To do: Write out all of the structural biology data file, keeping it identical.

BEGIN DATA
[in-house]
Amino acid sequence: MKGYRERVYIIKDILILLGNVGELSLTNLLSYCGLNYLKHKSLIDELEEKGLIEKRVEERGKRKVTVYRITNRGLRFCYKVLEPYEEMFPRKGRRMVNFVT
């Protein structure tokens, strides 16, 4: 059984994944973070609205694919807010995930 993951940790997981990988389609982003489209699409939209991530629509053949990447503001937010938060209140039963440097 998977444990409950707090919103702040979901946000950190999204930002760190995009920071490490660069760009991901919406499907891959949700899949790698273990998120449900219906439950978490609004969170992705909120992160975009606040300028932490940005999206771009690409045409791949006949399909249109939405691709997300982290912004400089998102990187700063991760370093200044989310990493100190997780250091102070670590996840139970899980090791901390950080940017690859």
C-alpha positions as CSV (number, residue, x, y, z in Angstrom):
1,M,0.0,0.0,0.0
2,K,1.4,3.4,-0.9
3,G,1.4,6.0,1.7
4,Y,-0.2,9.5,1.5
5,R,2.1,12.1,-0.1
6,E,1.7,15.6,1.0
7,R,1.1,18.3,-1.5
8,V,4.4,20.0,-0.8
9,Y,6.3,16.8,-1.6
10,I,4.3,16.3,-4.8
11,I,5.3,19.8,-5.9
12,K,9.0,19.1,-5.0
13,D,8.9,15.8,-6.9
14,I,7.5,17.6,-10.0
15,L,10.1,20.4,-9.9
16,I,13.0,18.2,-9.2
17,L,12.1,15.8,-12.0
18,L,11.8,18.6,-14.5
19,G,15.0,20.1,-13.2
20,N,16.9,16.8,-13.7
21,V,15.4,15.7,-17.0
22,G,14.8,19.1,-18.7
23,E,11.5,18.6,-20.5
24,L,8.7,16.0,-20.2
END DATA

[in-house]
Amino acid sequence: MKGYRERVYIIKDILILLGNVGELSLTNLLSYCGLNYLKHKSLIDELEEKGLIEKRVEERGKRKVTVYRITNRGLRFCYKVLEPYEEMFPRKGRRMVNFVT
């Protein structure tokens, strides 16, 4: 059984994944973070609205694919807010995930 993951940790997981990988389609982003489209699409939209991530629509053949990447503001937010938060209140039963440097 998977444990409950707090919103702040979901946000950190999204930002760190995009920071490490660069760009991901919406499907891959949700899949790698273990998120449900219906439950978490609004969170992705909120992160975009606040300028932490940005999206771009690409045409791949006949399909249109939405691709997300982290912004400089998102990187700063991760370093200044989310990493100190997780250091102070670590996840139970899980090791901390950080940017690859």
C-alpha positions as CSV (number, residue, x, y, z in Angstrom):
1,M,0.0,0.0,0.0
2,K,1.4,3.4,-0.9
3,G,1.4,6.0,1.7
4,Y,-0.2,9.5,1.5
5,R,2.1,12.1,-0.1
6,E,1.7,15.6,1.0
7,R,1.1,18.3,-1.5
8,V,4.4,20.0,-0.8
9,Y,6.3,16.8,-1.6
10,I,4.3,16.3,-4.8
11,I,5.3,19.8,-5.9
12,K,9.0,19.1,-5.0
13,D,8.9,15.8,-6.9
14,I,7.5,17.6,-10.0
15,L,10.1,20.4,-9.9
16,I,13.0,18.2,-9.2
17,L,12.1,15.8,-12.0
18,L,11.8,18.6,-14.5
19,G,15.0,20.1,-13.2
20,N,16.9,16.8,-13.7
21,V,15.4,15.7,-17.0
22,G,14.8,19.1,-18.7
23,E,11.5,18.6,-20.5
24,L,8.7,16.0,-20.2